Are our diets costing the Earth?
Monday, 18 March 2019
This week two events happened that made consider again the impact our diets are having on our planet.
Firstly, we saw thousands of our children take to the streets again, striking for climate action, and then the following evening I was at my daughter - Milli’s school, meeting with all her teachers to discuss what her GCSE options will be. Her Geography teacher was so compelling about his subject matter, I more or less had to sit on my hands to stop myself throwing up my right hand yelling “pick me, pick me Sir”. He passionately explained to Milli that there has never been such a key period for a generation to be studying Geography. The curriculum covers topics such as:
It’s simply so relevant to this rapidly changing landscape.
Marco Springmann, an environmental sustainability and public health expert at the University of Oxford led a research team showing that in 2010, the world food system emitted roughly 5.2 billion tons of carbon dioxide, occupied 12.6 million square kilometres of cropland (an area larger than America), used 1,810 cubic kilometres of freshwater and applied 104 teragrams of nitrogen (that’s more than 300,000 Boeing 747 airplanes) and 18 teragrams of phosphorus fertilisers - OMG!!!!
The global food system itself spurs climate change, alters landscapes and drives resource shortages. And as population growth puts more and more pressure on resources, where does this leave my daughter and her peers, I can’t help but ask myself?
The team at Oxford University (Marco Springmann et al) identified the way we need to be eating to avert disaster is a “Planetary Diet” model: where most meals are plant-based, with red meat only eaten once a week, must become the norm. If everyone did that, greenhouse gas emissions from agriculture would be reduced by more than half. Additionally, they report we must address food waste and restrict fertiliser use to prevent “runoff” polluting our waterways and oceans.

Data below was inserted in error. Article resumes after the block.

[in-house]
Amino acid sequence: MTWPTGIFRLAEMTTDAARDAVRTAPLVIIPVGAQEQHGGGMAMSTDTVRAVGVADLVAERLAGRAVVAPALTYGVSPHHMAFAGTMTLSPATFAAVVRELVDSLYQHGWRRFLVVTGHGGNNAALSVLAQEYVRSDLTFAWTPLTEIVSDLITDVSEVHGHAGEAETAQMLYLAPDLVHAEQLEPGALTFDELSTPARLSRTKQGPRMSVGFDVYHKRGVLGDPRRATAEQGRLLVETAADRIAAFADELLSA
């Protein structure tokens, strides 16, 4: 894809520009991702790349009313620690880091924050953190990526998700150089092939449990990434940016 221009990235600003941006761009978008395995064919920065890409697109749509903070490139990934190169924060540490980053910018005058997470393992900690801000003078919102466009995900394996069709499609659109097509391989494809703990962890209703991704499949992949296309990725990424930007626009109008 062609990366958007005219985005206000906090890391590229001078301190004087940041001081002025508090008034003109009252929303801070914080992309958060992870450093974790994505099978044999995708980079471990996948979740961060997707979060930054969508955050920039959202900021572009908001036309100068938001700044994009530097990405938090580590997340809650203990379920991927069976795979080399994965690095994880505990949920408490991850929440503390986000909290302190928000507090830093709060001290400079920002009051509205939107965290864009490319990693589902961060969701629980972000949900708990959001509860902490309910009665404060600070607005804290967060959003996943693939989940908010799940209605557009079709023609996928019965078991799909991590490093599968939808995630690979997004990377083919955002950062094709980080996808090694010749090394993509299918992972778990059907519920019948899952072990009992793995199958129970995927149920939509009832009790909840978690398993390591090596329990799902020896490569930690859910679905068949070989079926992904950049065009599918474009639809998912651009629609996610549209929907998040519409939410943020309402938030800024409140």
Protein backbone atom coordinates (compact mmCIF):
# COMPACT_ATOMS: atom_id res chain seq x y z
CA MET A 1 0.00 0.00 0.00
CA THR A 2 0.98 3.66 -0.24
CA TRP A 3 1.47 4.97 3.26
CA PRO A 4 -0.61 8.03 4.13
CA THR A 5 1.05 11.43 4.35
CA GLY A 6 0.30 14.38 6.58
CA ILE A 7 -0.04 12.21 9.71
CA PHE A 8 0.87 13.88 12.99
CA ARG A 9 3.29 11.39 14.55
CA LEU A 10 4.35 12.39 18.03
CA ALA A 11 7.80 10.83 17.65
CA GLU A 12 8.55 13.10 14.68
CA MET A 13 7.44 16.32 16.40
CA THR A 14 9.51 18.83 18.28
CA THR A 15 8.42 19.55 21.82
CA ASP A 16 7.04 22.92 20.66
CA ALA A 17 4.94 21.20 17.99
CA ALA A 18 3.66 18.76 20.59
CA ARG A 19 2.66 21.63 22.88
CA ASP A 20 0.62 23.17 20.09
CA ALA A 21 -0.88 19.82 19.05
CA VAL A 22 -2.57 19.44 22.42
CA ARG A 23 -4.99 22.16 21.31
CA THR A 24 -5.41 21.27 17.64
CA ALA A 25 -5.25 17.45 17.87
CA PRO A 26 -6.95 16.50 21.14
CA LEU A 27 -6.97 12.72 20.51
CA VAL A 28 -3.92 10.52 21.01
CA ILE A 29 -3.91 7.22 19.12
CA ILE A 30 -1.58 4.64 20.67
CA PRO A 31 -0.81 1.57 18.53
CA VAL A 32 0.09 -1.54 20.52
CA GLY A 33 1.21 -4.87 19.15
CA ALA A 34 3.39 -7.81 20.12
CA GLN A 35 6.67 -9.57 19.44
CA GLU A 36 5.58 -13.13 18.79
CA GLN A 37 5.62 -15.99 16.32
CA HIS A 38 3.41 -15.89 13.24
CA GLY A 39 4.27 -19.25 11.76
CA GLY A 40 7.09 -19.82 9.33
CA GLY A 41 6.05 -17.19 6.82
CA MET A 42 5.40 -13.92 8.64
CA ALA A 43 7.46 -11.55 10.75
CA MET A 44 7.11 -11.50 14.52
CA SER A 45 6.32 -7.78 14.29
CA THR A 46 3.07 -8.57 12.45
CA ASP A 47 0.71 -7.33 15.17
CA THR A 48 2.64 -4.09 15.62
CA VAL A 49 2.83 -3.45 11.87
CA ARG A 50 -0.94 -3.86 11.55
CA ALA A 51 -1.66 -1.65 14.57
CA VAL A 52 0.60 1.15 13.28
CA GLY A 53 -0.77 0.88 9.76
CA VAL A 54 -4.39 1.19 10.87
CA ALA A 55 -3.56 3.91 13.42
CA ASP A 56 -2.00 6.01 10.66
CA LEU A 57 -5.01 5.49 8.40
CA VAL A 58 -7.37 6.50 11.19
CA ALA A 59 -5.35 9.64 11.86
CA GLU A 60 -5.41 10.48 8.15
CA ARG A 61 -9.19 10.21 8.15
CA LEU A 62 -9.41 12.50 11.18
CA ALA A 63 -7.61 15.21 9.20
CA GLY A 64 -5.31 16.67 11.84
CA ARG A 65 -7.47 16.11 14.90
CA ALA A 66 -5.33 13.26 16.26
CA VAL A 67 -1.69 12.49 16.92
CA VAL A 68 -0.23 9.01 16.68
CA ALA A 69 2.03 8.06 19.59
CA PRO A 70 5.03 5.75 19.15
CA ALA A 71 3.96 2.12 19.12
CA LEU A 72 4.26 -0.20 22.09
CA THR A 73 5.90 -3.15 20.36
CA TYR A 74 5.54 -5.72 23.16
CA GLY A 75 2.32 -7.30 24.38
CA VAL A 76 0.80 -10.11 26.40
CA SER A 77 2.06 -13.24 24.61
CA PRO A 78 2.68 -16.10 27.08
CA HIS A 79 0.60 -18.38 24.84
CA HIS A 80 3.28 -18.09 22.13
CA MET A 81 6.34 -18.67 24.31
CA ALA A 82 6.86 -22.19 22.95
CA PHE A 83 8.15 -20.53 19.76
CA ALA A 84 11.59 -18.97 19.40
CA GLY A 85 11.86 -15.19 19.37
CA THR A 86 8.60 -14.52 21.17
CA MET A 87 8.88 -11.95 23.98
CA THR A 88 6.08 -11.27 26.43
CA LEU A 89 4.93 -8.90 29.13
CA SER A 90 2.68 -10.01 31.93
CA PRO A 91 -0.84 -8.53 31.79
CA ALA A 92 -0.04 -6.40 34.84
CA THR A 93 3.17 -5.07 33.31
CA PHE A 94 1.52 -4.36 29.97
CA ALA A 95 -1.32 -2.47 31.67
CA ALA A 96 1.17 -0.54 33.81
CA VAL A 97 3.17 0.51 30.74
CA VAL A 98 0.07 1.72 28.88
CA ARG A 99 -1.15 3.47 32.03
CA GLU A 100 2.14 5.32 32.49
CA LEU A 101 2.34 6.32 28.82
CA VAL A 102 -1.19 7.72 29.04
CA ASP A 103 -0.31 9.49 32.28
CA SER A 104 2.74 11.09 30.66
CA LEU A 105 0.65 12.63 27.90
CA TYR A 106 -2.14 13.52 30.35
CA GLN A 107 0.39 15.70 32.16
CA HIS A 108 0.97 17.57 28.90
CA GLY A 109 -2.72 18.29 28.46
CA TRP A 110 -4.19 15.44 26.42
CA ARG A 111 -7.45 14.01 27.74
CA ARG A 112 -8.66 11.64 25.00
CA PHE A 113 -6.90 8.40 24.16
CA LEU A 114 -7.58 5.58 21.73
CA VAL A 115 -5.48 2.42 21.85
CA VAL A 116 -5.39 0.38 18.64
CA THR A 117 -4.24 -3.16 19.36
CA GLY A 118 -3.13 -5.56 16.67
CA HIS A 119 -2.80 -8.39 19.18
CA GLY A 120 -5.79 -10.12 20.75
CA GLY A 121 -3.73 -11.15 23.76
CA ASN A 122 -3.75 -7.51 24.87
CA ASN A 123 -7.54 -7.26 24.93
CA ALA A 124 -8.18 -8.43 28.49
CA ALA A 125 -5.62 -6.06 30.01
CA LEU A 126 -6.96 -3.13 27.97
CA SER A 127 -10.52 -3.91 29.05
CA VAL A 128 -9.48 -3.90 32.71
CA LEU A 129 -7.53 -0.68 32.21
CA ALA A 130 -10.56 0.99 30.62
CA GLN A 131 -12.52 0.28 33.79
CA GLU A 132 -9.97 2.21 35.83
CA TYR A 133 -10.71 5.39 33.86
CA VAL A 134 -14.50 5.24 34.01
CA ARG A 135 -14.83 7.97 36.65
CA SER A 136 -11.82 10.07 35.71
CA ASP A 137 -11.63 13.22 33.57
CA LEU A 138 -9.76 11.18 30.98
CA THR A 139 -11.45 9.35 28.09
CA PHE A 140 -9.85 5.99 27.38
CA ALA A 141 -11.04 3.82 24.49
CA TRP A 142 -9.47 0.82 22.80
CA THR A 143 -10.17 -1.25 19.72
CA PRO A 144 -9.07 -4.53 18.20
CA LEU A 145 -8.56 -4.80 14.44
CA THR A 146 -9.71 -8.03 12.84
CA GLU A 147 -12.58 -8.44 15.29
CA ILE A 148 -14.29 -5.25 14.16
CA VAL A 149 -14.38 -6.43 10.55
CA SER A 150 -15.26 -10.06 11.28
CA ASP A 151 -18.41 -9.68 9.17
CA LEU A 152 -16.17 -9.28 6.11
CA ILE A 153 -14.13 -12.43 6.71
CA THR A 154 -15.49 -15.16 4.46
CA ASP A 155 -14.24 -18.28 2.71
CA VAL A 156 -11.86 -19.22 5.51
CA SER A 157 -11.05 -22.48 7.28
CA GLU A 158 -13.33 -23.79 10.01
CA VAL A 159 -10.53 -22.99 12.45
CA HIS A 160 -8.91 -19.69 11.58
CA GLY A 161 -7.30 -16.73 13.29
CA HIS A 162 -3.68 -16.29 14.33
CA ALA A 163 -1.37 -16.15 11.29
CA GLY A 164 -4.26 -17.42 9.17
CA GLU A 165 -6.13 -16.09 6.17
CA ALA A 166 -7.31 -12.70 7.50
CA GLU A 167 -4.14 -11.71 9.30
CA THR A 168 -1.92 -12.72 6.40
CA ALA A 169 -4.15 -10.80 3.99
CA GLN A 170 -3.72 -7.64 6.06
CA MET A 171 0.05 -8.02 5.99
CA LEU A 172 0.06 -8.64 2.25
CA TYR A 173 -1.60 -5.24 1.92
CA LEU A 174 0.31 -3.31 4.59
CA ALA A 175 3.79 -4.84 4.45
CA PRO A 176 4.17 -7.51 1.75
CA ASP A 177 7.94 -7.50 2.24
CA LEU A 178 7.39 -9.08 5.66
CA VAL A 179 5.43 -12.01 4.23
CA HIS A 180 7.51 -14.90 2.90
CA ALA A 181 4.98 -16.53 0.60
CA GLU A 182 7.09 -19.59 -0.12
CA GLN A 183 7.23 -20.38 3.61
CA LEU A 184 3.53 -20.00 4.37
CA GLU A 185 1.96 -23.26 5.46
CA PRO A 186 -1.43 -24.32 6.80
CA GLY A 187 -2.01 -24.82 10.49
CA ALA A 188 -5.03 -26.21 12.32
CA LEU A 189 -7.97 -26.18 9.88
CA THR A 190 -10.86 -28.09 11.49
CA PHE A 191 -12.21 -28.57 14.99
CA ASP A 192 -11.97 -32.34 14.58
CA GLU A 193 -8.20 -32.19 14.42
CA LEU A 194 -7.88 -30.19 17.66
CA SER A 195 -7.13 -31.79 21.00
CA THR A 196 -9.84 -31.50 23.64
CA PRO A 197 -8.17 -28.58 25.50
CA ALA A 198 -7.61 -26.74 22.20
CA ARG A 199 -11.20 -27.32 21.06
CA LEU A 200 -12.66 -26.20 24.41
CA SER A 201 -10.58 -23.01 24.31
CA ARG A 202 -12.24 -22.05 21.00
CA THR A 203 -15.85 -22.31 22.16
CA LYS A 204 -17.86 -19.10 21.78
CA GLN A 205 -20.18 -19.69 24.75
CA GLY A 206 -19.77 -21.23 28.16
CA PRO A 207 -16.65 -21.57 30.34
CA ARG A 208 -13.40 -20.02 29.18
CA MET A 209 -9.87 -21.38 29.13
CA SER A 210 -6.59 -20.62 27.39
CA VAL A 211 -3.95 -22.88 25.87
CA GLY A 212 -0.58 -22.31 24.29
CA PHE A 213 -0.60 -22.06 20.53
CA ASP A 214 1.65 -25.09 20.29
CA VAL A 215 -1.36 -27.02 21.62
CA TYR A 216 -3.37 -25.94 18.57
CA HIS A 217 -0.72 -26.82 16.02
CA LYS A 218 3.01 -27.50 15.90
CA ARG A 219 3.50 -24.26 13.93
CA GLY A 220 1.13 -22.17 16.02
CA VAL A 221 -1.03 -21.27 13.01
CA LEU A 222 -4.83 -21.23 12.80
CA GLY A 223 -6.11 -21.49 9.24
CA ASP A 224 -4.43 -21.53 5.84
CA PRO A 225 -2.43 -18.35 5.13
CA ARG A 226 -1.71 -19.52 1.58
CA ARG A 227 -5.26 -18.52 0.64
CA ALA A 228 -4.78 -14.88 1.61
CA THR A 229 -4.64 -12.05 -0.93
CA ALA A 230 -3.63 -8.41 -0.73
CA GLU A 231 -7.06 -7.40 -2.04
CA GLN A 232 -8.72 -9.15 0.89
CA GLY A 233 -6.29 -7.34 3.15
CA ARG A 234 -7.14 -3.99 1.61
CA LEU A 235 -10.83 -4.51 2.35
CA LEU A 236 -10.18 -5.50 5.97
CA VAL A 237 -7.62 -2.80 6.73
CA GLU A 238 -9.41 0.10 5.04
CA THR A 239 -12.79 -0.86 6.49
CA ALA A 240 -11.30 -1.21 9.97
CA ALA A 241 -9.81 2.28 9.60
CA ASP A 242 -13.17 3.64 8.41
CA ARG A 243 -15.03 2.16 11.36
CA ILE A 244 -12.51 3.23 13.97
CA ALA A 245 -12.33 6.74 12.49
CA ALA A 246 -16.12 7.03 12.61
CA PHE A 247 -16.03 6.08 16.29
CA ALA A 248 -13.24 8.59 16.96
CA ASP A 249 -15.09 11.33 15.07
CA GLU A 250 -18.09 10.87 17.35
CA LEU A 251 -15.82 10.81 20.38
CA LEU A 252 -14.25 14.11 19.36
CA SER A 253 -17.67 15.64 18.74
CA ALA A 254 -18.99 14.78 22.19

Canada Food Guide
In January, Canada published their new food guide. The 62-page document is a drastic change from food guides of the past, and the UK’s current “Eat Well” plate. It urges Canadians to adopt a mostly plant-based diet, to drink water instead of milk, and to worry less about daily servings of nutrients and specific portion sizes and more about cooking meals at home and eating with family and friends - hurray!!!!!!
The food guide is divided into four sections.
The first focuses on nutritious foods and what comprises a healthy diet. This is where the emphasis on proportion, rather than portion, is most evident. The guide contains an image (above) of a dinner plate half-covered in vegetables, with quarter-sized servings of protein foods (nuts, chickpeas, tofu, beef, salmon) and mixed whole grains (toast, wild rice, quinoa).
“There is evidence supporting a lesser environmental impact of patterns of eating higher in plant-based foods and lower in animal-based foods. The potential benefits include helping to conserve soil, water and air”.
The second part of the guide addresses foods that should be minimised or avoided describing the types of foods and beverages that can have a negative impact on health when consumed on a regular basis.
Section three, is pure genius - highlighting the importance of food skills as a practical way to support healthy eating, basically how we eat. They encourage cooking from scratch more often and eating out less. Parents are encouraged to transfer food skills to their children by example AND the guide advises a mindful eating approach to eating, food marketing and an effort to reduce waste!
“Eating with others can bring enjoyment to healthy eating and can foster connections between generations and cultures. Healthy eating is about more than just eating certain types and amounts of food. In all cultures, food is an integral part of social interactions and celebrations. Eating together can help to reinforce positive eating habits. This is especially true for children, who learn from behaviour modelled by parents and caregivers. Eating together may also encourage children and adolescents to take part in cooking and food preparation. Preparing and eating food in the company of others is an opportunity for people of all ages to learn about food and share food cultures”. - Amen to that!
The fourth and final section talks about implementation and how to make healthy eating accessible and available to all Canadians.
This guide has the potential to make a real difference. Its emphasis on less energy-intensive foods and minimising waste could improve the environmental impact of Canadians' diets. If workplaces, cafeterias, hospitals, and other public institutions adopted the recommendations we could see an improvement in public health. If schools incorporated more cooking classes and discussed mindfulness into their curricula, we'd see children learning how to nourish themselves mentally and physically.
This guide is a trailblazer - The Rt Hon Matt Hancock MP PLEASE take note.
And so, to close this week I wanted to share with you my overarching principles I share with my 1:1 clients. These are guiding principles, but each client will have unique nuances where I overlay additional advice, for example I may take out histamine foods for one client or lower FODMAP foods for another.